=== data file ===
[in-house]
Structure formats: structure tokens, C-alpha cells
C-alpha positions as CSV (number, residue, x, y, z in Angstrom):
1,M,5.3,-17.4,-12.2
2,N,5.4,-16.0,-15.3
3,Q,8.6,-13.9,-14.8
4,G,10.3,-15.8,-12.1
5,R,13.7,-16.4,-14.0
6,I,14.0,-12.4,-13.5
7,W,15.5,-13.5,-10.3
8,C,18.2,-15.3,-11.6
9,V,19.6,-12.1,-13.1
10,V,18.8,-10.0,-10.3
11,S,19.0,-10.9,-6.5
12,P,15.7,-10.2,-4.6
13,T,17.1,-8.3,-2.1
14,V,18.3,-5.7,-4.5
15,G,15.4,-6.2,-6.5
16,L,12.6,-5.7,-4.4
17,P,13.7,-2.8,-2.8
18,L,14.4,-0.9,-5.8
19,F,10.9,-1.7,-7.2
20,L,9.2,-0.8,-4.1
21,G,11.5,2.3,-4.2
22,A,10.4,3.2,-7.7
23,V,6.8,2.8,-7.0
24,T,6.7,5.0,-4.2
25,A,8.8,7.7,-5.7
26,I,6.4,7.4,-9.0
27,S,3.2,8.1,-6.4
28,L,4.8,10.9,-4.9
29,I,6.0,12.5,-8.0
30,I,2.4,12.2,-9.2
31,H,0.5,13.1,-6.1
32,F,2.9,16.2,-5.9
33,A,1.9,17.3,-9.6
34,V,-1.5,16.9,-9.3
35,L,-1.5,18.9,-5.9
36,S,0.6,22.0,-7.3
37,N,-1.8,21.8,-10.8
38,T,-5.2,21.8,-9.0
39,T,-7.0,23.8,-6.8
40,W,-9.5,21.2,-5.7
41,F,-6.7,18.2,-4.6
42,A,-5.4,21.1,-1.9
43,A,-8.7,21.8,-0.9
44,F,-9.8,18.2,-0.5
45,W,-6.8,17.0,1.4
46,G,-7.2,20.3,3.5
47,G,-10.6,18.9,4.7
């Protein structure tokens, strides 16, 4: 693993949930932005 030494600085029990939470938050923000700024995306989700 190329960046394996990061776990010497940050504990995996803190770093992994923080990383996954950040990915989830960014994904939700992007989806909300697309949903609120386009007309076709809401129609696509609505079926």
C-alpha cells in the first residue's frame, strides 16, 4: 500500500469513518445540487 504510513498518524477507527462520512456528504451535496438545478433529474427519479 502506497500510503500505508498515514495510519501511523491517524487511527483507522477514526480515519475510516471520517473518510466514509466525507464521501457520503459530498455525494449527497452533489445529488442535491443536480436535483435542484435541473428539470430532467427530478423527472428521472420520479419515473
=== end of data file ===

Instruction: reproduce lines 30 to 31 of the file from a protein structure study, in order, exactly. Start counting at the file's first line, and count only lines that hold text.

27,S,3.2,8.1,-6.4
28,L,4.8,10.9,-4.9